Agriculture At Home: Jefferson County Ag Update
June 27, 2022
Good farm records are important in any aspect of agriculture. When it comes to taxes and other requirements, it is important to have those records available. But what about internal records? While QuickBooks and other software can produce good information and analytics for your business, having a set of internal records can help you make decisions about what to grow, and how much.
Consider creating enterprise budgets for each thing you produce on your farm. While this may seem like a daunting task, especially for vegetable growers, this type of information can be extremely helpful. Keep record of every expense that goes into each product. These can be divided out into variable expenses and fixed expenses. Your variable expenses will change with the amount of production you have. For example, an acre of bell peppers will require much more fertilizer than 100 square feet. Fixed expenses however, can become much more complicated. If you own a tractor that you use across multiple enterprises, make sure to figure out how much time you use that tractor in each enterprise, and use that percentage of time to allocate a percentage of the cost of that tractor to each enterprise. Make sure to get as detailed as possible (or that you have time for) to make sure your budgets are all encompassing.
Using something like Microsoft Excel to do this work can also be very helpful. Automating your budget with formulas and references can make your budget work a lot easier for you. Templates for budgets like this are available online, and good sources include Clemson, Washington State, North Carolina State and Oklahoma State Cooperative Extension services.
But why go through all this trouble? With the rising costs of production and rate of inflation, it is more critical than ever to keep track of your money. Enterprise budgets can also help you determine your pricing and give you an outlook on the financial health of your farm. If you are limited on space, a well-rounded enterprise budget can help you determine your break-even price for your product, ensuring that you do not lose money on an enterprise. If price is something you cannot change, an enterprise budget will help you determines your break-even quantity instead. Microsoft Excel tools and add-ins like Goal Seek and Solver can help make these calculations a breeze.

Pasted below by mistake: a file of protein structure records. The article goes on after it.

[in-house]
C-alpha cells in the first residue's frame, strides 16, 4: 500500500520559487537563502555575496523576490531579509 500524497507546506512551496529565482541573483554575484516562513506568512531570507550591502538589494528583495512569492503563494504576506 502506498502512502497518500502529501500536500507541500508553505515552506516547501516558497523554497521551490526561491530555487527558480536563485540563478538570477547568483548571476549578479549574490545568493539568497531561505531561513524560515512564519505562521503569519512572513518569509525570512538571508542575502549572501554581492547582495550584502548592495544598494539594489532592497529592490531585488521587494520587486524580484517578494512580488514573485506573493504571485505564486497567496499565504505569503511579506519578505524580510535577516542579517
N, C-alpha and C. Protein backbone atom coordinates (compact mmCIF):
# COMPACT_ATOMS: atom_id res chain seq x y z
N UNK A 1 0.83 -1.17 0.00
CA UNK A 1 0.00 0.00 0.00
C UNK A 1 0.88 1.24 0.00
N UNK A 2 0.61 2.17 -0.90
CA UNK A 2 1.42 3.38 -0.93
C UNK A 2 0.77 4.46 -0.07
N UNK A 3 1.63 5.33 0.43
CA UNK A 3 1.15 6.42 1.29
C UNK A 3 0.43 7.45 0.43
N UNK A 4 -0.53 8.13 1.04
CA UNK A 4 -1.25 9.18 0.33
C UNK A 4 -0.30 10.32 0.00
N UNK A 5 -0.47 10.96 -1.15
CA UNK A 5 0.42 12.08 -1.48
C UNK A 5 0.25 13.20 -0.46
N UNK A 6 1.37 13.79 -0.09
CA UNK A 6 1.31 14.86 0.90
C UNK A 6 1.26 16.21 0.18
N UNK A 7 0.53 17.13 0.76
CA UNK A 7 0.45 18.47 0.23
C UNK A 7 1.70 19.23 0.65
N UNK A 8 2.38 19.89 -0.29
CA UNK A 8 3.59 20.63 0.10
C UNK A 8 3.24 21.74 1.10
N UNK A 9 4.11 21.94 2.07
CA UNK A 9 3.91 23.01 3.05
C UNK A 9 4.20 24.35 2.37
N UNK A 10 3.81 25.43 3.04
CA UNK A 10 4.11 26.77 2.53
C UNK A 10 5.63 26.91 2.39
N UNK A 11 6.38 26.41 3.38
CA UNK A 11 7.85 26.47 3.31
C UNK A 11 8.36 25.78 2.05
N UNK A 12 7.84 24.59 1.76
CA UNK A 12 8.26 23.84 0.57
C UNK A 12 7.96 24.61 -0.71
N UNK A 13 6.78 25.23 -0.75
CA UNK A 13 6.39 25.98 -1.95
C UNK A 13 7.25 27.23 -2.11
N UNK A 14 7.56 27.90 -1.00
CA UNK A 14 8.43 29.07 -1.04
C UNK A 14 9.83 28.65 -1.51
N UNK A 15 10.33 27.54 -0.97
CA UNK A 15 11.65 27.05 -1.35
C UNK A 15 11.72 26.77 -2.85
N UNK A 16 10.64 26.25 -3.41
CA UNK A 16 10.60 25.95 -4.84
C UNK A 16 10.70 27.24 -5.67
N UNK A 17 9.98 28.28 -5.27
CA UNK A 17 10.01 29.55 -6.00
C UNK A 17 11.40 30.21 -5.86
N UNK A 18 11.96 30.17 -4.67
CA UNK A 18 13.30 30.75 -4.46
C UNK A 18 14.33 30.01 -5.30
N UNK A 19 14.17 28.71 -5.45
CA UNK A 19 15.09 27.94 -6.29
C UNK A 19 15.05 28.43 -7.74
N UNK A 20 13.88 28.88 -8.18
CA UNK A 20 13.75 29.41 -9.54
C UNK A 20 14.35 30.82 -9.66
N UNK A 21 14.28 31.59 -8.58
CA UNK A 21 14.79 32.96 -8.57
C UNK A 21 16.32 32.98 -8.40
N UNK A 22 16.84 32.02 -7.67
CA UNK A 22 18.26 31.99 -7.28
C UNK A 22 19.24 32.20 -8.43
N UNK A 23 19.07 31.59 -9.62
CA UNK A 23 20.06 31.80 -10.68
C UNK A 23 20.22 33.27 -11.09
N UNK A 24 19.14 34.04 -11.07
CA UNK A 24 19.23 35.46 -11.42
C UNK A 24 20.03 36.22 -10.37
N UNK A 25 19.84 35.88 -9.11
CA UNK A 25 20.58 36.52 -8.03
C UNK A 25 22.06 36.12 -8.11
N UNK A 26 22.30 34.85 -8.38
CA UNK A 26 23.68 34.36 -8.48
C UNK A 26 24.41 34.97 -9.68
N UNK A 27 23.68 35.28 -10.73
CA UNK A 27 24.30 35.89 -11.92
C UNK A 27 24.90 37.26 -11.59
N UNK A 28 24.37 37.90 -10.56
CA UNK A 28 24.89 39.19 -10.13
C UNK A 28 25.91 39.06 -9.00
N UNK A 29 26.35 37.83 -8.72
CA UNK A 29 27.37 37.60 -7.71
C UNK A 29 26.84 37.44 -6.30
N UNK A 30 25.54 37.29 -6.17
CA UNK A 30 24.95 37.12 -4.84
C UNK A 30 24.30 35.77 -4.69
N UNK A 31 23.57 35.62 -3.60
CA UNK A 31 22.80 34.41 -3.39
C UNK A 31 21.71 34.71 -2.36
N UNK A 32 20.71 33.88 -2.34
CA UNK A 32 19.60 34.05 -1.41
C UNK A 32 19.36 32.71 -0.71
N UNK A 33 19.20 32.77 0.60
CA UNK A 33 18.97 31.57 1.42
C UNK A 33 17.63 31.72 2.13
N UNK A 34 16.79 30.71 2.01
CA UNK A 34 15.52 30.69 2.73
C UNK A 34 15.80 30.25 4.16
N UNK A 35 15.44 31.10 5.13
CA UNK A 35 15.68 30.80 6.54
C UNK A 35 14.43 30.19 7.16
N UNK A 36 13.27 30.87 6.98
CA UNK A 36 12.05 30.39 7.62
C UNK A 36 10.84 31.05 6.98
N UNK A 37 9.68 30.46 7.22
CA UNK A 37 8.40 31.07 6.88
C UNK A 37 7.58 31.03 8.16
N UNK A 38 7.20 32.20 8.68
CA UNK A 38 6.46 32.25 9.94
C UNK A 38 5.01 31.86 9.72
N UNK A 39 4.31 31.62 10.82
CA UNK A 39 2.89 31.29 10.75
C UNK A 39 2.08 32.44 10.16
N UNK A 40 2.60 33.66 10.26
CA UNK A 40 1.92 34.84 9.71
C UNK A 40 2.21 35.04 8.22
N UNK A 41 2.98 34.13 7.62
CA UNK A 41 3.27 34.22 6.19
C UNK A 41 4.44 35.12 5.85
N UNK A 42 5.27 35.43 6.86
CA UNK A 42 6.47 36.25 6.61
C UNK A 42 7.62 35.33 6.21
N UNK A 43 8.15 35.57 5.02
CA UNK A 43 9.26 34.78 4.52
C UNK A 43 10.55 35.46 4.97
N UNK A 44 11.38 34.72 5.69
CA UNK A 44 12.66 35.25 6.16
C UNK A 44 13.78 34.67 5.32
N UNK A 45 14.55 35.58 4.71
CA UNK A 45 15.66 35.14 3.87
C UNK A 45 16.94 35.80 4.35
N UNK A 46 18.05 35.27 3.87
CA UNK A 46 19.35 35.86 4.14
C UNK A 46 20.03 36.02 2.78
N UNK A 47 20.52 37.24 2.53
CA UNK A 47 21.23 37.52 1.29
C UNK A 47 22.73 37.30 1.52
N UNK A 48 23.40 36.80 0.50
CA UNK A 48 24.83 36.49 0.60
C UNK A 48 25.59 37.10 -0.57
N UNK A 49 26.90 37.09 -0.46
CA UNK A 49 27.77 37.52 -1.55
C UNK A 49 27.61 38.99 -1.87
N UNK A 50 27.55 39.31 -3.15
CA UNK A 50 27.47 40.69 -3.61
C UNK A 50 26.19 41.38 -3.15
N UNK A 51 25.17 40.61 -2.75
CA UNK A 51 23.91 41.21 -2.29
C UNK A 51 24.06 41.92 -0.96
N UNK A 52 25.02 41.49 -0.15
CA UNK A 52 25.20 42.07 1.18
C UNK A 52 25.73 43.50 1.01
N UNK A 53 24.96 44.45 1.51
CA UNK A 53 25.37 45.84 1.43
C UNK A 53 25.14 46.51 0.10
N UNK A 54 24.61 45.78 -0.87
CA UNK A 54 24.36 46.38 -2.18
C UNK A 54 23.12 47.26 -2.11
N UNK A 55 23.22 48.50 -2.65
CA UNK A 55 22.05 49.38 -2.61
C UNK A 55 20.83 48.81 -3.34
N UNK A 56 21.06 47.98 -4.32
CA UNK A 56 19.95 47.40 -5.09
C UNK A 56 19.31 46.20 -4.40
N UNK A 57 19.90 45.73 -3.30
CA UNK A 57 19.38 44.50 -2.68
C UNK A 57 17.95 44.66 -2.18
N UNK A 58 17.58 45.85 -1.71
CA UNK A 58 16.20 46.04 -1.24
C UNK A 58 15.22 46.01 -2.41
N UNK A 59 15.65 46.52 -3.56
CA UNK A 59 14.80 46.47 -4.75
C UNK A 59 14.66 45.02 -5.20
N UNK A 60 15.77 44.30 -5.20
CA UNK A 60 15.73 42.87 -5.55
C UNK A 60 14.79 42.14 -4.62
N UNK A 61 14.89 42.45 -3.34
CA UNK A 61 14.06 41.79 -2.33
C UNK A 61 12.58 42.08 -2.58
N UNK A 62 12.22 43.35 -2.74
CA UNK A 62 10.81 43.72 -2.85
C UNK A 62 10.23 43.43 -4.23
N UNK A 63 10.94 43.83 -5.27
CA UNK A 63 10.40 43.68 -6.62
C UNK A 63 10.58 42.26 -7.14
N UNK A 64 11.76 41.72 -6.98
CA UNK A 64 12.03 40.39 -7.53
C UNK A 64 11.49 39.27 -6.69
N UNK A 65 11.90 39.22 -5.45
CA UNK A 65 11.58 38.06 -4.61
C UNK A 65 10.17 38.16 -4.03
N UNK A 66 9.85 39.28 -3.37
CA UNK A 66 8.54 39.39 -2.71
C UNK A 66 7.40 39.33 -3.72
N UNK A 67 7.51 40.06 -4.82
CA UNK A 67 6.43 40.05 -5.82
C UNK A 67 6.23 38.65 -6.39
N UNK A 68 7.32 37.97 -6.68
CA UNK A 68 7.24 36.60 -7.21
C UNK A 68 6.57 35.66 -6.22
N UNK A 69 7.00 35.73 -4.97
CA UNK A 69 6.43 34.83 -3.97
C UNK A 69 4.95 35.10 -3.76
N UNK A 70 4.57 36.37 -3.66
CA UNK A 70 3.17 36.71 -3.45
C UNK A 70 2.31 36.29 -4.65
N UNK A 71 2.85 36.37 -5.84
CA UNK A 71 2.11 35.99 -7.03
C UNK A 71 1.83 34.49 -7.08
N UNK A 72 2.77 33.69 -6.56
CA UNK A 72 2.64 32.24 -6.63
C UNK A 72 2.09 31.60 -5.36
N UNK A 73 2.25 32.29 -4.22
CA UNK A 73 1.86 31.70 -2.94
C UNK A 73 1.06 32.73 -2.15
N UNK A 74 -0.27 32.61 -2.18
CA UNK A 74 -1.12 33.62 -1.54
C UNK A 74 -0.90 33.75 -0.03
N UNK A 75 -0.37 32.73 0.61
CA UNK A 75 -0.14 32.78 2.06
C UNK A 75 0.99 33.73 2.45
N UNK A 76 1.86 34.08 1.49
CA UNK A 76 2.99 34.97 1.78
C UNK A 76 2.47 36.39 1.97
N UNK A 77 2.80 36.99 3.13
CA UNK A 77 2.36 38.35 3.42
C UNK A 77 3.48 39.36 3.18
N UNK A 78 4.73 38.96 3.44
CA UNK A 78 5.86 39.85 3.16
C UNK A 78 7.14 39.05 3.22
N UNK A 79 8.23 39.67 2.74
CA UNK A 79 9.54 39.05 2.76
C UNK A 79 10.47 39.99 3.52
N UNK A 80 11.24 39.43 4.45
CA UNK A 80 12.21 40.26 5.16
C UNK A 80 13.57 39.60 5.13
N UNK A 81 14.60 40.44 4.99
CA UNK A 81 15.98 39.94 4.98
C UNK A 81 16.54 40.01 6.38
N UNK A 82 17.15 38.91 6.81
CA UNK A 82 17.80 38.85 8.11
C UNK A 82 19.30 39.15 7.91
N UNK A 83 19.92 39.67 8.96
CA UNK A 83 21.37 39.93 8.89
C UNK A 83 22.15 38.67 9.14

Of course, having numbers like these are no substitute for market forces and interaction with your customer. It is never a good idea to lose money on certain products, but it may be necessary in the overall picture of your operation. Knowing how each enterprise performs can help you determine if you can make up for a loss in one product with profit from another. A great example of this is eggs. In our area, most farmers market booths sell eggs. Through an enterprise budget, you may see that eggs are more expensive to produce than what the market price will accept. By using an enterprise budget alone, you’d be prompted to sell your layers and invest that money in something else. However, knowing your customer and the market also shows you that 80% of your customers buy a dozen eggs and something else at your stand. If eggs are what brings people to your stand, keep producing eggs, and look at your other items that your customer has a higher willingness to pay to make up that loss.
Enterprise budgets are a good way to figure out if new ideas are worth testing out as well. If a break-even price or quantity are not out of the picture for you, the venture may be worth trying out next season.